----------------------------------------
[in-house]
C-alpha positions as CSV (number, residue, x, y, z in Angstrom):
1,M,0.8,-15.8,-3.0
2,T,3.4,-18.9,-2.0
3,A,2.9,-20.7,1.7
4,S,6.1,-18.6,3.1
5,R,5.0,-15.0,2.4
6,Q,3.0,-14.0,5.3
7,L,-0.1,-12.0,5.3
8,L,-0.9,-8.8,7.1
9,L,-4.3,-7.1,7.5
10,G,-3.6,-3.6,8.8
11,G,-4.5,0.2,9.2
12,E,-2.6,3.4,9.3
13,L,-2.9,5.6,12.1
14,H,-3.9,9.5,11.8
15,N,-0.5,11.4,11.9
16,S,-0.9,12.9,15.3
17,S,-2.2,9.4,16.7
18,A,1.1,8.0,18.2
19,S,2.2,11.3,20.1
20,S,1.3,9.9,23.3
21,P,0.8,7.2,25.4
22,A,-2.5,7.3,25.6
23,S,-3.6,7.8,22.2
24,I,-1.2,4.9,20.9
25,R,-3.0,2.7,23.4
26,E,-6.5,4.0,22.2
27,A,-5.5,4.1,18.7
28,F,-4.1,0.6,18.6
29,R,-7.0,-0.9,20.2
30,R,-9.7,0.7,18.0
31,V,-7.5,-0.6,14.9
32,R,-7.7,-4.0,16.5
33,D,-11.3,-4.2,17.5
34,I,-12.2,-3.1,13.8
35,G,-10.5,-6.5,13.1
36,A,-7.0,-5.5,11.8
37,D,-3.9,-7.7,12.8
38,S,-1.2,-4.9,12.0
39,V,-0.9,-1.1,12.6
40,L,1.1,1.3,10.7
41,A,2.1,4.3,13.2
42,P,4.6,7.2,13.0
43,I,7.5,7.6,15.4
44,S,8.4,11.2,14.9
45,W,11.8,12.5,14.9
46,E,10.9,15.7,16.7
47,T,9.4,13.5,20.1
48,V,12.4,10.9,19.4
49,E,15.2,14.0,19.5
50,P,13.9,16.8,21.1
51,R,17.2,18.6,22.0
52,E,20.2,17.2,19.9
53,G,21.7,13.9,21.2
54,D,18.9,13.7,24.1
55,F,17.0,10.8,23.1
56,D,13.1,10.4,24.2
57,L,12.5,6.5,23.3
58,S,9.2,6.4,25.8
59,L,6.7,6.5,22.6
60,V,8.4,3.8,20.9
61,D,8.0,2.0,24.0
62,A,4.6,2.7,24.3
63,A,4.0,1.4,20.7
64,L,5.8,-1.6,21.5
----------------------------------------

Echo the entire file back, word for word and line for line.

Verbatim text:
[in-house]
C-alpha positions as CSV (number, residue, x, y, z in Angstrom):
1,M,0.8,-15.8,-3.0
2,T,3.4,-18.9,-2.0
3,A,2.9,-20.7,1.7
4,S,6.1,-18.6,3.1
5,R,5.0,-15.0,2.4
6,Q,3.0,-14.0,5.3
7,L,-0.1,-12.0,5.3
8,L,-0.9,-8.8,7.1
9,L,-4.3,-7.1,7.5
10,G,-3.6,-3.6,8.8
11,G,-4.5,0.2,9.2
12,E,-2.6,3.4,9.3
13,L,-2.9,5.6,12.1
14,H,-3.9,9.5,11.8
15,N,-0.5,11.4,11.9
16,S,-0.9,12.9,15.3
17,S,-2.2,9.4,16.7
18,A,1.1,8.0,18.2
19,S,2.2,11.3,20.1
20,S,1.3,9.9,23.3
21,P,0.8,7.2,25.4
22,A,-2.5,7.3,25.6
23,S,-3.6,7.8,22.2
24,I,-1.2,4.9,20.9
25,R,-3.0,2.7,23.4
26,E,-6.5,4.0,22.2
27,A,-5.5,4.1,18.7
28,F,-4.1,0.6,18.6
29,R,-7.0,-0.9,20.2
30,R,-9.7,0.7,18.0
31,V,-7.5,-0.6,14.9
32,R,-7.7,-4.0,16.5
33,D,-11.3,-4.2,17.5
34,I,-12.2,-3.1,13.8
35,G,-10.5,-6.5,13.1
36,A,-7.0,-5.5,11.8
37,D,-3.9,-7.7,12.8
38,S,-1.2,-4.9,12.0
39,V,-0.9,-1.1,12.6
40,L,1.1,1.3,10.7
41,A,2.1,4.3,13.2
42,P,4.6,7.2,13.0
43,I,7.5,7.6,15.4
44,S,8.4,11.2,14.9
45,W,11.8,12.5,14.9
46,E,10.9,15.7,16.7
47,T,9.4,13.5,20.1
48,V,12.4,10.9,19.4
49,E,15.2,14.0,19.5
50,P,13.9,16.8,21.1
51,R,17.2,18.6,22.0
52,E,20.2,17.2,19.9
53,G,21.7,13.9,21.2
54,D,18.9,13.7,24.1
55,F,17.0,10.8,23.1
56,D,13.1,10.4,24.2
57,L,12.5,6.5,23.3
58,S,9.2,6.4,25.8
59,L,6.7,6.5,22.6
60,V,8.4,3.8,20.9
61,D,8.0,2.0,24.0
62,A,4.6,2.7,24.3
63,A,4.0,1.4,20.7
64,L,5.8,-1.6,21.5